One of the best things about living in a country like Canada is that it is a democracy. But you might be surprised that our democracy doesn’t function like it should.
Do voters cast secret ballots for candidates of their choice? Yes. Do the results of the election accurately reflect the will of voters? Rarely.
Canada’s “first-past-the-post” system rewards candidates with 100% of the power, but it doesn’t matter if they were elected in a landslide or by a single vote.
This is why we’re voting this fall on a better system.
Proportional representation (“pro rep”) is based the principle that our legislature should reflect the votes cast by the population (and that’s why most Western democracies have adopted it).
With first-past-the-post, we regularly see majority governments formed by parties that get somewhere between 38% and 45% of the province-wide vote—of those who voted. Voter turnout in B.C. is generally 60% of eligible voters.
In other words, our current system gives four years of virtually unfettered power to parties who have garnered as little as 22% of popular support. That’s not a fair result in a democracy.
Under pro rep models, local candidates with the most popular support are still elected, but the votes cast for the other local candidates are also tabulated towards regional or provincial candidates (depending on the system).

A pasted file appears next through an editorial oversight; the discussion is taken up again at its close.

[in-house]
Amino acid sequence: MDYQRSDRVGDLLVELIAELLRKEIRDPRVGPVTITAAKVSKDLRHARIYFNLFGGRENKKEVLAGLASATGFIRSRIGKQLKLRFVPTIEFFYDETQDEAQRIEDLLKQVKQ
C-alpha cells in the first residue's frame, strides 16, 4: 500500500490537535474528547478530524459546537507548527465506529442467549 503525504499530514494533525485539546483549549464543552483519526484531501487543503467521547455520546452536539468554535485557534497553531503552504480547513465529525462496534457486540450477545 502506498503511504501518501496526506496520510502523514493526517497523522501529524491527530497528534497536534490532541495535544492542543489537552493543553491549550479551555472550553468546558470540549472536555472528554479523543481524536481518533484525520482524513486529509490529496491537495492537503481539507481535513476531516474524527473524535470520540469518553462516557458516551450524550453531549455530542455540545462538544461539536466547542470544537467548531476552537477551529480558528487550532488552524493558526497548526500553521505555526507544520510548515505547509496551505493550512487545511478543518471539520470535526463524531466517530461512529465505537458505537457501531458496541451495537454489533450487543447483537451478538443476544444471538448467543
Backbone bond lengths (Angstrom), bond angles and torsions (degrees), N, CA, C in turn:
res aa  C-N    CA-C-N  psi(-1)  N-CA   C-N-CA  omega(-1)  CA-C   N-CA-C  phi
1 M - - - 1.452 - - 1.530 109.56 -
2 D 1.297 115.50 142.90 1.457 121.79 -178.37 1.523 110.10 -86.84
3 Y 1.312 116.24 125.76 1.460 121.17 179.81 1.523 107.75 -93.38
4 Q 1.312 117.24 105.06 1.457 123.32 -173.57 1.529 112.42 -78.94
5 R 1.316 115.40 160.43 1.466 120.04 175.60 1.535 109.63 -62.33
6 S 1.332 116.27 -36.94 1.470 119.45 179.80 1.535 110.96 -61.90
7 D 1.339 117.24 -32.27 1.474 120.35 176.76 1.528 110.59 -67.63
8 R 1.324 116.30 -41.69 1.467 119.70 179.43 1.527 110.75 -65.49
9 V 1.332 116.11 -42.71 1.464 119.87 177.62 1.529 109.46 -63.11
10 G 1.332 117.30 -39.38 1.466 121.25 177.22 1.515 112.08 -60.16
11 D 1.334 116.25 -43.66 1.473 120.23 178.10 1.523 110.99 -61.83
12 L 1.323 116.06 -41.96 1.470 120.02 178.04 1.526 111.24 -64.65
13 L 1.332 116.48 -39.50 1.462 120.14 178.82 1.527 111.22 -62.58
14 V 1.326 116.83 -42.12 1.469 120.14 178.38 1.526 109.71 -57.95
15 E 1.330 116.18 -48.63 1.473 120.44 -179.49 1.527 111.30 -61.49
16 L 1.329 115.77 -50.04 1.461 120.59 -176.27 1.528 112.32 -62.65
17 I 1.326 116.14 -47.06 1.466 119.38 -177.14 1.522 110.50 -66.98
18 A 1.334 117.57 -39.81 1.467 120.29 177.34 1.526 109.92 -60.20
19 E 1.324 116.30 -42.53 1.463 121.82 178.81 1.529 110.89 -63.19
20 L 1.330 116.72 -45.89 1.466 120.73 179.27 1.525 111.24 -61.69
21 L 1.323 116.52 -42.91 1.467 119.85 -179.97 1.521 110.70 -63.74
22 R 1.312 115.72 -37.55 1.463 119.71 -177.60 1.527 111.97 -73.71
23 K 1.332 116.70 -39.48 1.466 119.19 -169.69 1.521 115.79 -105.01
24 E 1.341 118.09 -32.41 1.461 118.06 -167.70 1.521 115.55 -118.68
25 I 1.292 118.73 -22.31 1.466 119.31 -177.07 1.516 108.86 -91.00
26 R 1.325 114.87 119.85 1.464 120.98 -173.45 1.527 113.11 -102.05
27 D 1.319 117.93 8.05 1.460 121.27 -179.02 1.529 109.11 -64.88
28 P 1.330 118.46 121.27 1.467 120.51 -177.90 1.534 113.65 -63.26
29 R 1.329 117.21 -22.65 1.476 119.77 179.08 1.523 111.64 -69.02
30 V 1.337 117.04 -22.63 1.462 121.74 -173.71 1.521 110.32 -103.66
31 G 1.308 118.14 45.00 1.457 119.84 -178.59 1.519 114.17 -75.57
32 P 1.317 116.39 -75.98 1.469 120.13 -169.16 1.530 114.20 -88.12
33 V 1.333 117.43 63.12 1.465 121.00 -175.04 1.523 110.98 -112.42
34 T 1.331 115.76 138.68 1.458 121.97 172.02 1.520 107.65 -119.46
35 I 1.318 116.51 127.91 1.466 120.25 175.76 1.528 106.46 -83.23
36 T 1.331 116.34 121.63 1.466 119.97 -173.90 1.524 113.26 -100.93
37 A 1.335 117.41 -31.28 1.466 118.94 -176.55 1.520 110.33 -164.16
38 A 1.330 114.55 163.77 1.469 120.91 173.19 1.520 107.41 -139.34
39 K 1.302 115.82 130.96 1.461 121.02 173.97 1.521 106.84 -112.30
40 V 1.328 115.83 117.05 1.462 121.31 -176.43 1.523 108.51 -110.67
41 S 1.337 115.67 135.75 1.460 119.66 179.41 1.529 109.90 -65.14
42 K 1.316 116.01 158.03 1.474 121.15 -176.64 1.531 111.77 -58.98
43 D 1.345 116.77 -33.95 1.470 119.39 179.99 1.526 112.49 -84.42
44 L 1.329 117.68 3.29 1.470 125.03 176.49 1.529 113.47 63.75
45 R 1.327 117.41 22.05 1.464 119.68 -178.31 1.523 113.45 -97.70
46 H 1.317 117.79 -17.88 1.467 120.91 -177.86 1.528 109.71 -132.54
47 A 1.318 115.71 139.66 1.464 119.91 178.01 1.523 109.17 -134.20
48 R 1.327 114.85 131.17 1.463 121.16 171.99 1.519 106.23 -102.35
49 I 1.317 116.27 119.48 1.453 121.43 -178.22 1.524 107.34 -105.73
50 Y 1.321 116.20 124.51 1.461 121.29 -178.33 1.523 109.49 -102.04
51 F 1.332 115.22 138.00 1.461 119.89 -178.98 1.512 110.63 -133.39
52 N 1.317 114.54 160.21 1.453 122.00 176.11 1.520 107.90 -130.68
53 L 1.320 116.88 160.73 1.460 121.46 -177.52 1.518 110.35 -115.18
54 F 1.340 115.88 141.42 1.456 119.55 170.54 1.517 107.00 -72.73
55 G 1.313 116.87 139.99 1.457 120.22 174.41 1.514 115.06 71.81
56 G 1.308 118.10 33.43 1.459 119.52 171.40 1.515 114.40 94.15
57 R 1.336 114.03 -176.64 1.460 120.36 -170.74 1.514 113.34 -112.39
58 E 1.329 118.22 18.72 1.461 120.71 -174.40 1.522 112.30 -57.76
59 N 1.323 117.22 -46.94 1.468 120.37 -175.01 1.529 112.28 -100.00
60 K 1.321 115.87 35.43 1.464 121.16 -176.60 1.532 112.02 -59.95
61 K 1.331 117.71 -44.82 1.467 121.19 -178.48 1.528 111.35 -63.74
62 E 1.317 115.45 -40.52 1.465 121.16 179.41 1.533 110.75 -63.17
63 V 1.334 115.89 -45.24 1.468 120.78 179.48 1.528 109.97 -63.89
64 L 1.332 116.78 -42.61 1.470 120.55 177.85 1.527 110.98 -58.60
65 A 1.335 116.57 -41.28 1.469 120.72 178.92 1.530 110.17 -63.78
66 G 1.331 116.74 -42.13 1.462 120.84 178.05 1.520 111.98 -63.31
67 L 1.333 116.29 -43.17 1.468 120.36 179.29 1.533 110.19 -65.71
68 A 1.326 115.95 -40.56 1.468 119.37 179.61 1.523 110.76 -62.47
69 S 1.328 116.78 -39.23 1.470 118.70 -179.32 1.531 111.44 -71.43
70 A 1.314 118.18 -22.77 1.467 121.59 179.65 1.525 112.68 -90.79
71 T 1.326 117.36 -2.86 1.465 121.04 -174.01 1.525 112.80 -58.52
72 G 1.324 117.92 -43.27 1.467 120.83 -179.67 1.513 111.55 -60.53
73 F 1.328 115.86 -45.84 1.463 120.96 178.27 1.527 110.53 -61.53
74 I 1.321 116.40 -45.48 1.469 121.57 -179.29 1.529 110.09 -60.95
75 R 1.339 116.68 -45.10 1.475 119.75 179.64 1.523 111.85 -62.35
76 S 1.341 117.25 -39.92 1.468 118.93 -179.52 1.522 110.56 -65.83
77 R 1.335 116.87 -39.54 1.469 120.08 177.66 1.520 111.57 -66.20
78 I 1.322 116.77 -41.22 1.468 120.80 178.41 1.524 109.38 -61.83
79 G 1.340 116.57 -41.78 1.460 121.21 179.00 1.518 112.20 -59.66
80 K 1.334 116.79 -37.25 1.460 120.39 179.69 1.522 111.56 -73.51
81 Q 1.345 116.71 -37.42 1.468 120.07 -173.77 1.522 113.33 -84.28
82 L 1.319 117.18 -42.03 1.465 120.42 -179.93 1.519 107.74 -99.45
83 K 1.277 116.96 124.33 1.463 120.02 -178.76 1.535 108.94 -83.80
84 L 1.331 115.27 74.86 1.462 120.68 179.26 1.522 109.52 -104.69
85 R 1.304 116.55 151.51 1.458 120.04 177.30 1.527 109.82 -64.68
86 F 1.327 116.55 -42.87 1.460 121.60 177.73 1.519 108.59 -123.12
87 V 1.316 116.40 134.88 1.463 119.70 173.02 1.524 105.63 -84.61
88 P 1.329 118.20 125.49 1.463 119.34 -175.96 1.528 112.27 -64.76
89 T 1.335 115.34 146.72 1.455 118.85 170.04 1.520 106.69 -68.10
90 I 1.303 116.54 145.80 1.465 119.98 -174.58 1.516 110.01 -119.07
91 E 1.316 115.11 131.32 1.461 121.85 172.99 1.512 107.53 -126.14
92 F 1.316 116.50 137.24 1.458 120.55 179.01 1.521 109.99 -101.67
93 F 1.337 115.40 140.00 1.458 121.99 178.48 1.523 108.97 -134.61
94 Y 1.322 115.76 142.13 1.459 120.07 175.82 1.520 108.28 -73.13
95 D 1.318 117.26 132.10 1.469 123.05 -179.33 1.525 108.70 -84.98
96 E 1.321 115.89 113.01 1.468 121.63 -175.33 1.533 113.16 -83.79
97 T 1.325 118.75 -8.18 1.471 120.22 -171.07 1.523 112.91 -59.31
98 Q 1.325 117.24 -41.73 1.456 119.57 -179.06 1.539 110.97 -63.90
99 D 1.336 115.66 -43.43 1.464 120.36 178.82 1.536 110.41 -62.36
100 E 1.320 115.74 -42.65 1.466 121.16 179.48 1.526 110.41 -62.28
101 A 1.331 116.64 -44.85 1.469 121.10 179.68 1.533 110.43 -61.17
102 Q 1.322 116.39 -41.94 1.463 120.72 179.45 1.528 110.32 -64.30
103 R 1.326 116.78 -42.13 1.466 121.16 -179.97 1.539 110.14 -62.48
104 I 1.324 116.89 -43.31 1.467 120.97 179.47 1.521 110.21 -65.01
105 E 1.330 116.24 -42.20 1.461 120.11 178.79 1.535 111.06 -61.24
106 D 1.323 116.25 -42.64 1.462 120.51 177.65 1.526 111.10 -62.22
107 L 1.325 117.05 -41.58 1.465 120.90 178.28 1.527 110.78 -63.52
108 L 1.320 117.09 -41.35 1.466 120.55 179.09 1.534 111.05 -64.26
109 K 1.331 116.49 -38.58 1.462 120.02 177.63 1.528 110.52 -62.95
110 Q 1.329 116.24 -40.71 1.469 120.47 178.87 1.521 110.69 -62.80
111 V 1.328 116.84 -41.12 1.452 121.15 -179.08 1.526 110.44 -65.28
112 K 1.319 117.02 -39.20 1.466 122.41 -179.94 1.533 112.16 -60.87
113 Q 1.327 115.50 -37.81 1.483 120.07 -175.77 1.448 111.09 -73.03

It’s this second round of tabulation that ensures that the numbers of MLAs from each political party in the legislature matches the popular vote totals. This way, 30% of the province-wide vote yields 30% of the seats in the legislature, and so on.
But there’s even more good news.
What has been proposed for British Columbia’s referendum draws directly from the feedback that voters gave the government during the public consultation. The following principles will guide B.C.’s electoral reform:
- No significant increase in the number of MLAs.
- No decrease in MLAs for non-urban regions.
- A 5% popular support threshold (so that no fringe political parties can get a seat)
By incorporating the feedback from tens of thousands of British Columbians, we can be confident that B.C.’s new system will reflect the best features of ProRep while respecting our province’s unique characteristics and history. It’s a new way of voting that will work for you.